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Pediatricians Endorse IUDs, Implants for Teen Birth Control

These methods are more reliable than condoms, birth control pills, experts say

Pediatricians Endorse IUDs, Implants for Teen Birth Control

MONDAY, Sept. 29, 2014 (HealthDay News) -- Long-acting contraceptive devices should be the first choice of birth control for teenage girls, new recommendations from the American Academy of Pediatrics state. The guidelines were published online Sept. 29 in Pediatrics.

Although most U.S. teens opt for condoms or birth control pills, two other forms of contraception -- intrauterine devices (IUDs) and contraceptive implants -- are much more reliable, according to the academy. And they should be the "first-line" choices for teenage girls who don't want to remain abstinent. The advice is in line with guidelines from other medical societies, such as the American College of Obstetricians and Gynecologists. But experts said they hope the official recommendation to pediatricians will increase teenage girls' use of IUDs and implants.

"We now have over a decade of data showing that [IUDs and implants] are safe for adolescents," Mary Ott, M.D., one of the authors of the new recommendations and an associate professor of pediatrics at the Indiana University School of Medicine in Indianapolis, told HealthDay. Ott noted that the U.S. teen pregnancy rate has been declining since it peaked in the 1990s. And long-acting contraceptives are a "great tool" to further that trend, she said.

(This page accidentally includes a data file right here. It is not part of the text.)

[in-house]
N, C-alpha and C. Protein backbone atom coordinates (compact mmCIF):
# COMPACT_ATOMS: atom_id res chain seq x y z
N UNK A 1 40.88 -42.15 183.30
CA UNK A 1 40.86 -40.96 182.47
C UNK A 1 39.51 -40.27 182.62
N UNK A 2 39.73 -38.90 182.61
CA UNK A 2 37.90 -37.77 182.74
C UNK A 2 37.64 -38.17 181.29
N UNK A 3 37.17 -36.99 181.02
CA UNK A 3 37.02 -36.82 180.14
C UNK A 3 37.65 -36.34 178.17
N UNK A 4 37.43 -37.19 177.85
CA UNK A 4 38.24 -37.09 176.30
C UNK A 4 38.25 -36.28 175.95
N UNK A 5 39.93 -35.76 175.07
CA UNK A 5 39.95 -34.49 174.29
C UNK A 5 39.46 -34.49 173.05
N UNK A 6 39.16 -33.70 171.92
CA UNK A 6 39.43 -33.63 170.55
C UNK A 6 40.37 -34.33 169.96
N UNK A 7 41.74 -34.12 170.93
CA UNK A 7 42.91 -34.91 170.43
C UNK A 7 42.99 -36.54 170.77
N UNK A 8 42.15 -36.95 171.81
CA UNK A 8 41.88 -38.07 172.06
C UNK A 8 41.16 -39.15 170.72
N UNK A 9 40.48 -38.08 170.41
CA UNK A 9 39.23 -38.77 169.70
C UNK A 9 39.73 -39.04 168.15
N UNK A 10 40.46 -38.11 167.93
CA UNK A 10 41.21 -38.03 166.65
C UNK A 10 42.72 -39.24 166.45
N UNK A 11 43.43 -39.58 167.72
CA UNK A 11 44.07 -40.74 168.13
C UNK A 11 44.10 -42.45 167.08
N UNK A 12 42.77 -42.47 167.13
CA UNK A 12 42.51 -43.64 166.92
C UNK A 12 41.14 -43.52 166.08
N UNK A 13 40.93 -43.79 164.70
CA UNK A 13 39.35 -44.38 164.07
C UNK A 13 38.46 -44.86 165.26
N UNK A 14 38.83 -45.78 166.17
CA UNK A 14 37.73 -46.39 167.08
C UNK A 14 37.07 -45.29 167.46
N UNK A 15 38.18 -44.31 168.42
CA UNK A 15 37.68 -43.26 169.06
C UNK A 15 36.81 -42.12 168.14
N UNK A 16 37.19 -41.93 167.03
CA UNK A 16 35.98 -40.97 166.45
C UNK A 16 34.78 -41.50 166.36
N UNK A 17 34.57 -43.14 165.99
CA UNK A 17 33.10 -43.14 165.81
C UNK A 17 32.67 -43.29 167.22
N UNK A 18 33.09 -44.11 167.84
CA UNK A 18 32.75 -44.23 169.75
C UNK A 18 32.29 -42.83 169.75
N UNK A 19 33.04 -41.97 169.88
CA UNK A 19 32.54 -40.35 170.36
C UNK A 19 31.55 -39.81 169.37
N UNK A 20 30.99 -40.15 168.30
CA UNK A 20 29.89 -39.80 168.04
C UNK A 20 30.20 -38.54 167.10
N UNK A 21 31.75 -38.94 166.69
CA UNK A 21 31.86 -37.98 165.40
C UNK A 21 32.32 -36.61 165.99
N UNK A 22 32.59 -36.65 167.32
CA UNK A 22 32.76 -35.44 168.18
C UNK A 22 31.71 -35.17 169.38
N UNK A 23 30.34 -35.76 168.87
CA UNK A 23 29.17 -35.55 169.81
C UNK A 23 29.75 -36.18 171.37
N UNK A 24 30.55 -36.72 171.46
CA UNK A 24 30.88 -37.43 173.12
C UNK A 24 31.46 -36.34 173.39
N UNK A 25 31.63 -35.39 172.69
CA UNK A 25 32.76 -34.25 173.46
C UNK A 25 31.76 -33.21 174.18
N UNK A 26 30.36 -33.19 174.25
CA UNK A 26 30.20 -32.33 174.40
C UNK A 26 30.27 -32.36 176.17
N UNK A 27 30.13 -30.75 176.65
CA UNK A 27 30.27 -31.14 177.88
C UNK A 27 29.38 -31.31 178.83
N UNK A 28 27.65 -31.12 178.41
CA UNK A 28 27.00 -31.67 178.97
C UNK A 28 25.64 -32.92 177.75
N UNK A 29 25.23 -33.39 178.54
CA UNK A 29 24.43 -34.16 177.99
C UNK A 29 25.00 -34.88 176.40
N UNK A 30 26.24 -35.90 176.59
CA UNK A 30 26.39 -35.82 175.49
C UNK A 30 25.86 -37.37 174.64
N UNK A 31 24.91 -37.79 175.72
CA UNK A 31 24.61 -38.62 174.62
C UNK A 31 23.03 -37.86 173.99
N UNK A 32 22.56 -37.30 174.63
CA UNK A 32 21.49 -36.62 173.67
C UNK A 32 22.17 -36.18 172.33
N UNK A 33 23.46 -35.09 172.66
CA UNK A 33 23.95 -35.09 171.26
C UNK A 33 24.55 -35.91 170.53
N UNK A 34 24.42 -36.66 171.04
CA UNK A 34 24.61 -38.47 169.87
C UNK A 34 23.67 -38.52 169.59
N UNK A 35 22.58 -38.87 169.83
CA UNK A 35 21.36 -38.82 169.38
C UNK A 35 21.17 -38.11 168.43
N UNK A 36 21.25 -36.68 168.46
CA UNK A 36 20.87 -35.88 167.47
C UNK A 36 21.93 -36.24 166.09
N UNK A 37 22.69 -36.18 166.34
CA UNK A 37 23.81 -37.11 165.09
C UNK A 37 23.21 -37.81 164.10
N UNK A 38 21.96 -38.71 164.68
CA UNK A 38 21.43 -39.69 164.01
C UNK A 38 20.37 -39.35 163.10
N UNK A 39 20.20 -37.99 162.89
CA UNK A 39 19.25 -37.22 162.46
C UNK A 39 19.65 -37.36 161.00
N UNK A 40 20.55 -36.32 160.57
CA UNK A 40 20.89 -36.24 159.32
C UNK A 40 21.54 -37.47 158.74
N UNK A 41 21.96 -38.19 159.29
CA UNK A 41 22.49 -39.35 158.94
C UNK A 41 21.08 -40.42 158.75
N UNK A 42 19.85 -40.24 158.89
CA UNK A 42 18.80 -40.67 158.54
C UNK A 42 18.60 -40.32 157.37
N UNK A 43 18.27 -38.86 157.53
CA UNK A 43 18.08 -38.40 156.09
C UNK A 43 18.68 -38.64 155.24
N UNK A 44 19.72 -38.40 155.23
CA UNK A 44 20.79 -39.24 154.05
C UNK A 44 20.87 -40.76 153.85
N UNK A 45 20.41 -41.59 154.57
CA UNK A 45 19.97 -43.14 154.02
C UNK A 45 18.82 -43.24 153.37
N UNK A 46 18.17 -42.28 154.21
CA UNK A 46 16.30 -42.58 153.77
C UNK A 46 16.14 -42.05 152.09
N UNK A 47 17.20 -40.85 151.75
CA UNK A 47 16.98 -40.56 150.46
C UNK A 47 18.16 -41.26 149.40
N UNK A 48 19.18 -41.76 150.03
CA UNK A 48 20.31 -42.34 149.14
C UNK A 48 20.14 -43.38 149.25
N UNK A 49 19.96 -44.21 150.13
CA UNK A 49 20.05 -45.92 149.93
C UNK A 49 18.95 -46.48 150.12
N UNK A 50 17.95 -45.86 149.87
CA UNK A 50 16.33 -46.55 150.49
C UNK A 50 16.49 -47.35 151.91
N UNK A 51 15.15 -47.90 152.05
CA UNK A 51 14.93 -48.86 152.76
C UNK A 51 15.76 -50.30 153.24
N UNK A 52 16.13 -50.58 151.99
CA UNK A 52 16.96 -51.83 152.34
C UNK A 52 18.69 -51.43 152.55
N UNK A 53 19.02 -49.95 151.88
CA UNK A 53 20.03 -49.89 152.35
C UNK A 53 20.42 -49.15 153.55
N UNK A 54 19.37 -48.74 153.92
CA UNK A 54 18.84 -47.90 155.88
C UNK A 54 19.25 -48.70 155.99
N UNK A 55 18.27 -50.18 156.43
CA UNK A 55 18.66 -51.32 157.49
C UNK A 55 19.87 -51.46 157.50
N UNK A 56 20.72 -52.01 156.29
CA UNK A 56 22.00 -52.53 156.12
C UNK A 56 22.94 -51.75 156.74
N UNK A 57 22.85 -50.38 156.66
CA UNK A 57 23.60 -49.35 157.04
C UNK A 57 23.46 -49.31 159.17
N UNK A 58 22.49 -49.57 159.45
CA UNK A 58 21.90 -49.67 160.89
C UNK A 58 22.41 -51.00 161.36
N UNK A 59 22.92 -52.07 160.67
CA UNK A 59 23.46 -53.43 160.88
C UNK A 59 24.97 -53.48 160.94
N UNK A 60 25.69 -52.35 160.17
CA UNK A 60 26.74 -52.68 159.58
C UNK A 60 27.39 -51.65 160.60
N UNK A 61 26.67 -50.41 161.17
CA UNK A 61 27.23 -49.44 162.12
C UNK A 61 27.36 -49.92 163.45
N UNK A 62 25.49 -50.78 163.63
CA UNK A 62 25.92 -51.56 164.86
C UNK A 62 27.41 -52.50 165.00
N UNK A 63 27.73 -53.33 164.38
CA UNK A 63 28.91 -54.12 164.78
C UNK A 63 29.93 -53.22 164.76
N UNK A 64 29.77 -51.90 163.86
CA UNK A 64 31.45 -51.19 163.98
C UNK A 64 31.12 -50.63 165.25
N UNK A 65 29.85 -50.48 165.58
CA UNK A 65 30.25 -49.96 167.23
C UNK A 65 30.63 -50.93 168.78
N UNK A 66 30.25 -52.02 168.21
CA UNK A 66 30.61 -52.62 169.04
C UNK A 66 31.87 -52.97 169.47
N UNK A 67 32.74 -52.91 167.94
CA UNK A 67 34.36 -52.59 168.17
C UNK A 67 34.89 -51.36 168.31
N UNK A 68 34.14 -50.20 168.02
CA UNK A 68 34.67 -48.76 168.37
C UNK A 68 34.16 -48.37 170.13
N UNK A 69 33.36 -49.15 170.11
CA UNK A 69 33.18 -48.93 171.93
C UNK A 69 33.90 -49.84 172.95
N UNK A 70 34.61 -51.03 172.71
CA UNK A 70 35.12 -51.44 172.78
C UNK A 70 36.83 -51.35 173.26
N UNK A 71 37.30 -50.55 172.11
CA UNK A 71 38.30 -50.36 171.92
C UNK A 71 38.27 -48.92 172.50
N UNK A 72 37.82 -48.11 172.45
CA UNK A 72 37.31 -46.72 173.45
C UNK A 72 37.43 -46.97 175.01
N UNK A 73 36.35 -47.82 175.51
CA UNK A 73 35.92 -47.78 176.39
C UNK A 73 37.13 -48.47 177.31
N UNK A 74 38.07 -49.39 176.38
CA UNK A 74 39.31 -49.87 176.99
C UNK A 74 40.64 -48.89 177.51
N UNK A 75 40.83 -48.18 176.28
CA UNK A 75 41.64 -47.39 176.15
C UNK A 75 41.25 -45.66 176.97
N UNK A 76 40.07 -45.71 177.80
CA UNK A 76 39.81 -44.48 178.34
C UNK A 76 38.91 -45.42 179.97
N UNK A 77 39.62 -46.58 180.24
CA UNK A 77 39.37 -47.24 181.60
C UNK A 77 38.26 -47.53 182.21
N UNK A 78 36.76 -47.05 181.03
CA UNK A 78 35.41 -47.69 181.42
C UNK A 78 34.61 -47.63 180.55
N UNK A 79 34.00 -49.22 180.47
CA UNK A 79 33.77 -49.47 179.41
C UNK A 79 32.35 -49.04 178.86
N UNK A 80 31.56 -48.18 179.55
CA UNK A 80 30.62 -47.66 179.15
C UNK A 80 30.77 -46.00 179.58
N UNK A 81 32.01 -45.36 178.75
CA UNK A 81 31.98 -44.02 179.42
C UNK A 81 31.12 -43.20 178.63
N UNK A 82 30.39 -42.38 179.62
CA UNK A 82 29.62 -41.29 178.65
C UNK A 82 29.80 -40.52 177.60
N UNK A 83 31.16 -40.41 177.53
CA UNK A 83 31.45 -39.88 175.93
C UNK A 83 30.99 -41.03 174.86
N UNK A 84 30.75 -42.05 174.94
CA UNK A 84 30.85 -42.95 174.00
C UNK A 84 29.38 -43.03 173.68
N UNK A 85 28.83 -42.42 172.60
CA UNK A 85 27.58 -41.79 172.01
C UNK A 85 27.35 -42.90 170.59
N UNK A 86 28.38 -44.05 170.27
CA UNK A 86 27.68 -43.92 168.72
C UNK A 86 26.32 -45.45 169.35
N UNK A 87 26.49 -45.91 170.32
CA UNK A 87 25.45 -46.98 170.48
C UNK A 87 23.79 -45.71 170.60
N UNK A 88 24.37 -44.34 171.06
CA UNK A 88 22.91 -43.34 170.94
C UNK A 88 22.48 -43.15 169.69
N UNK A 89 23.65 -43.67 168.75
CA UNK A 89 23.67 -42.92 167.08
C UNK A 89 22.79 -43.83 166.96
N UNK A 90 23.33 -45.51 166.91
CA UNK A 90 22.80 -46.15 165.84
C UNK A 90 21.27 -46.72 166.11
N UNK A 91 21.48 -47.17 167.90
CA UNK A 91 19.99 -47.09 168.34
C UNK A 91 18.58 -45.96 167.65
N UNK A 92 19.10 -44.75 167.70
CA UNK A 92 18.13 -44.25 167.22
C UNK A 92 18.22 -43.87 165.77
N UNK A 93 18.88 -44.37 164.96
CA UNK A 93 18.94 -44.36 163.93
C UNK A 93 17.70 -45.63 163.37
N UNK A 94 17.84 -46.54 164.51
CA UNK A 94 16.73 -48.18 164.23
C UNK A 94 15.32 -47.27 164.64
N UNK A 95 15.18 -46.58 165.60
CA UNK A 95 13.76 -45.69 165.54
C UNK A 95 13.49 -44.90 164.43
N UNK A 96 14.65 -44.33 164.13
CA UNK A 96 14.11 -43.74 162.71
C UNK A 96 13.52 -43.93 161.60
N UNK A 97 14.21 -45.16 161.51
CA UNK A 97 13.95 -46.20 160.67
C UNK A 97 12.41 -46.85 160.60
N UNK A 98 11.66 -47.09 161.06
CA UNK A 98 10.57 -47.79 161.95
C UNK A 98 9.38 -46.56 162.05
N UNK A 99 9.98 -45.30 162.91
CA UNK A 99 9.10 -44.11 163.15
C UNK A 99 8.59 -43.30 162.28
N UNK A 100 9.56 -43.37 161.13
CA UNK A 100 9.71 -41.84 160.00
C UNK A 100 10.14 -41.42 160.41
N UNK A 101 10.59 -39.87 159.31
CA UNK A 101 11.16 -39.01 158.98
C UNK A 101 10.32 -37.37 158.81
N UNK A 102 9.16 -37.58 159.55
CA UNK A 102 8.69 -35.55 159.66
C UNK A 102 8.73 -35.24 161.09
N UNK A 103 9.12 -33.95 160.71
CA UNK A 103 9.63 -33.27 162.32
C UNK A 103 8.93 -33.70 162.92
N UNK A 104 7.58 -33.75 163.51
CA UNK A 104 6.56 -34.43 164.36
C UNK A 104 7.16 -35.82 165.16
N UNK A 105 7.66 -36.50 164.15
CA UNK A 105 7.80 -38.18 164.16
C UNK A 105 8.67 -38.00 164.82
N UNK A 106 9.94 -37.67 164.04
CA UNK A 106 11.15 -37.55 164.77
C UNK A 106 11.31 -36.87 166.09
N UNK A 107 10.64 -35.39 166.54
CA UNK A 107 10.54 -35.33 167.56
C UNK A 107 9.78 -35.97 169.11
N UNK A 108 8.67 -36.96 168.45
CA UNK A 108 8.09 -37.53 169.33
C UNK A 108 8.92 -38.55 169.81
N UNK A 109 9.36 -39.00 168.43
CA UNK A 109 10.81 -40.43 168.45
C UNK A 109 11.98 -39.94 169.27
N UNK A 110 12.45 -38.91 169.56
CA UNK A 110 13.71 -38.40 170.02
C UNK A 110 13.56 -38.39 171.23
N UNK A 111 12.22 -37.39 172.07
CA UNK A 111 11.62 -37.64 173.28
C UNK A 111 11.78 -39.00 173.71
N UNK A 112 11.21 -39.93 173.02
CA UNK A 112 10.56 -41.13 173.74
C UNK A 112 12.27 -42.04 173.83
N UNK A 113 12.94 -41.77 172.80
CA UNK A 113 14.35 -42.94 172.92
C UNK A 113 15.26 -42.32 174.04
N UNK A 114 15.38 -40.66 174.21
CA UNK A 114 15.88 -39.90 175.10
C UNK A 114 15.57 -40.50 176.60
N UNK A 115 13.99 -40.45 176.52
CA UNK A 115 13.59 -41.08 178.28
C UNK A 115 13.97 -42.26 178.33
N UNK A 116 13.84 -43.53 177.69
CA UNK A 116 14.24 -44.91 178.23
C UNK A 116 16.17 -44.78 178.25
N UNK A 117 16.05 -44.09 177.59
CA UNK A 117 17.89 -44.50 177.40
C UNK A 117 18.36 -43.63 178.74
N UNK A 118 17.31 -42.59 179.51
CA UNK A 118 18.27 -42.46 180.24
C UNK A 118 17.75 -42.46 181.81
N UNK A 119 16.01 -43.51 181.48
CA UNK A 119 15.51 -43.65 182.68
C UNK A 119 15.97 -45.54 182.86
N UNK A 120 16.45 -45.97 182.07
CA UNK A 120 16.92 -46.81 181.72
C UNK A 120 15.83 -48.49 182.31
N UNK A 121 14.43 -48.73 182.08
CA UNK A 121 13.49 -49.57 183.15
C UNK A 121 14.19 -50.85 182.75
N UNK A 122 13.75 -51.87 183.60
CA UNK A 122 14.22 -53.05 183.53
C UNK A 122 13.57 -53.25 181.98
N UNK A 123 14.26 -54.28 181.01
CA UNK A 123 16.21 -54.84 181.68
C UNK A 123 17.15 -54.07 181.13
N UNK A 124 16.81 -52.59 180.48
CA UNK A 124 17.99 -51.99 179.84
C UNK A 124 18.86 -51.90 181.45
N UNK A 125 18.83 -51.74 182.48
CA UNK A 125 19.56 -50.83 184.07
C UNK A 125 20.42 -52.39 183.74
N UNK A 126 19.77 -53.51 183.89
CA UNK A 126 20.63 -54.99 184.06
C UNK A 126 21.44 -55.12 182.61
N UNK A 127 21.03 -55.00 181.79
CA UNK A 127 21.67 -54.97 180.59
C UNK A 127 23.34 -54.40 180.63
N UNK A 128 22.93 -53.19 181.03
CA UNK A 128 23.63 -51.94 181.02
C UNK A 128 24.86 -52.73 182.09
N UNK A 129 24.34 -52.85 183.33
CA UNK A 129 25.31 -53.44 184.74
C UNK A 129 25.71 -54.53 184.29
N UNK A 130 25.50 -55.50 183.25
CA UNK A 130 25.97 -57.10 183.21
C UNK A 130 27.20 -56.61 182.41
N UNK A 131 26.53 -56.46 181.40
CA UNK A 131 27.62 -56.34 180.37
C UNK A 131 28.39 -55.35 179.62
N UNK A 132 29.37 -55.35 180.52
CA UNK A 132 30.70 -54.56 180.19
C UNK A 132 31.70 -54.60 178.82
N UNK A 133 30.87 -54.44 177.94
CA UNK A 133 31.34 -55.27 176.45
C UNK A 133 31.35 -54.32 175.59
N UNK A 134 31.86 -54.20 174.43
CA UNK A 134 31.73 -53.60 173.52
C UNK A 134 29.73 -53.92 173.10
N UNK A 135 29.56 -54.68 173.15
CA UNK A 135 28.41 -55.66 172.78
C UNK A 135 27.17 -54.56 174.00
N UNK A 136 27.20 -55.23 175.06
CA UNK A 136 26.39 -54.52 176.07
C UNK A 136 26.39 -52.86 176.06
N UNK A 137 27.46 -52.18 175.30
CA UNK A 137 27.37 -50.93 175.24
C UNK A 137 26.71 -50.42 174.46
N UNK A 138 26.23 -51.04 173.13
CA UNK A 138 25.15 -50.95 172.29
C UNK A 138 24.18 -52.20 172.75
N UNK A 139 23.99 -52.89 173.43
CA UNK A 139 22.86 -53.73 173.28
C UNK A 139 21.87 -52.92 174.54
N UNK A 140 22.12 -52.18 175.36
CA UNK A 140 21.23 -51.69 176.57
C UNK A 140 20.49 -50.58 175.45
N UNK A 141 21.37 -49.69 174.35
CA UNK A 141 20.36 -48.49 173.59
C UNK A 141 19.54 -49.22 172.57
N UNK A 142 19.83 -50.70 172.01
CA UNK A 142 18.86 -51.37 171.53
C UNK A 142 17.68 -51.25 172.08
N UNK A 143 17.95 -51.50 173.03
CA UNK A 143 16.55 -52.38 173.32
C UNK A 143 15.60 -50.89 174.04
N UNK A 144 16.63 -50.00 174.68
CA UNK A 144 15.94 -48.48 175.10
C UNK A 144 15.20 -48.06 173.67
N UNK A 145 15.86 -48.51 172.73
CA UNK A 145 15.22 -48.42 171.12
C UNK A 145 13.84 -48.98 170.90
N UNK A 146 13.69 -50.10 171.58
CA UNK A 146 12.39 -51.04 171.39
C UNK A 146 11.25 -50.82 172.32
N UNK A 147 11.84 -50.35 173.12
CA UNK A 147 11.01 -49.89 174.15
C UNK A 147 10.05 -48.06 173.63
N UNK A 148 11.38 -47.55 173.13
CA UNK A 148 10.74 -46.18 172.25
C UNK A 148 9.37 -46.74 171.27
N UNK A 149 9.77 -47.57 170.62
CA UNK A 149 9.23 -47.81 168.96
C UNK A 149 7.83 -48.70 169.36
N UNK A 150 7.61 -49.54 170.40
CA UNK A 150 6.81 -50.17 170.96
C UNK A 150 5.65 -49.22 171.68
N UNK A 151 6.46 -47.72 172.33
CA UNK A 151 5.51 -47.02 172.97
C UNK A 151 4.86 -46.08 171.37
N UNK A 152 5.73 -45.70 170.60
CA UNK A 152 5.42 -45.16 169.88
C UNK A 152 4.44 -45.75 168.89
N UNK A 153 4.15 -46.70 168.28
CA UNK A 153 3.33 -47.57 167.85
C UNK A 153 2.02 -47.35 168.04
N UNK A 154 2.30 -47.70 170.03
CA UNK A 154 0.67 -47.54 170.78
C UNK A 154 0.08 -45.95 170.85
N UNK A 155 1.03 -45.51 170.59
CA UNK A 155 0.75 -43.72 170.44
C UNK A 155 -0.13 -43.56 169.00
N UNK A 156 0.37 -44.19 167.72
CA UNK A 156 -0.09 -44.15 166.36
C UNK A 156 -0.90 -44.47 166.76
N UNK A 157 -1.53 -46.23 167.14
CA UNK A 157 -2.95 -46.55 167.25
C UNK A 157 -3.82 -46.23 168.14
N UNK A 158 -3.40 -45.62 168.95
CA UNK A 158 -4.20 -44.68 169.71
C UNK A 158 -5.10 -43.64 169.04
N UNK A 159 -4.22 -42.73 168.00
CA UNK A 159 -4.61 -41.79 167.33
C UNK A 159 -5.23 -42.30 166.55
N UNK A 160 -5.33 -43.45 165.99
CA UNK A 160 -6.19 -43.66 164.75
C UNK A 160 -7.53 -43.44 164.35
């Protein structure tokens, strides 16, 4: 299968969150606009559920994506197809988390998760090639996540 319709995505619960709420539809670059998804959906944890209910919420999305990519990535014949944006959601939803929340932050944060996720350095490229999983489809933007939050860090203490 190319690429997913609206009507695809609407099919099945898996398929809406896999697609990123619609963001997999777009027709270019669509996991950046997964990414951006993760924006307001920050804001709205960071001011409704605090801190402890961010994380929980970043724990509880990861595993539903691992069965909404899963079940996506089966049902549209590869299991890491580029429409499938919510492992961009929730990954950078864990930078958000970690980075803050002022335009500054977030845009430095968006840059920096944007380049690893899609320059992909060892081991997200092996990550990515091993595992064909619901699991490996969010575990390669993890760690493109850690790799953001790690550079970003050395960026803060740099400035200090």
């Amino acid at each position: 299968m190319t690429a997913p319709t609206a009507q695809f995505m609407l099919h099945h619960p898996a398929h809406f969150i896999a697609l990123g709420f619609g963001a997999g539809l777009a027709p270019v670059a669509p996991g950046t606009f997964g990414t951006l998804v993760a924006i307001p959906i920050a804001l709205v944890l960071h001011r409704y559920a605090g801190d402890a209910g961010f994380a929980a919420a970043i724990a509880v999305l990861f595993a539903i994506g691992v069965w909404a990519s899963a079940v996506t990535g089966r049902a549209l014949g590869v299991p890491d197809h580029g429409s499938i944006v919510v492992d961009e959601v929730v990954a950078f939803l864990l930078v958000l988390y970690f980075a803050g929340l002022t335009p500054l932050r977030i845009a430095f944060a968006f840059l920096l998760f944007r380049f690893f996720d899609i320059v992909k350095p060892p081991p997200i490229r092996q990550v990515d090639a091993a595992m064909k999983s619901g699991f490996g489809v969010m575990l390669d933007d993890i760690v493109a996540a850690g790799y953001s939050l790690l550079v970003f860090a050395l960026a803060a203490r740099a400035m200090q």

But boosting women's awareness is just one step, according to David Eisenberg, M.D., M.P.H., an assistant professor of obstetrics and gynecology at the Washington University School of Medicine in St. Louis, told HealthDay. He said "poorly informed health care providers" present another barrier; a 2012 study by the U.S. Centers for Disease Control and Prevention found that 30 percent of doctors and other providers doubted the safety of IUDs for women who've never given birth. Ott agreed that young women still face obstacles to getting IUDs and implants -- cost being one of them. Still, Ott noted that many insurers are now covering the cost for the contraceptives.

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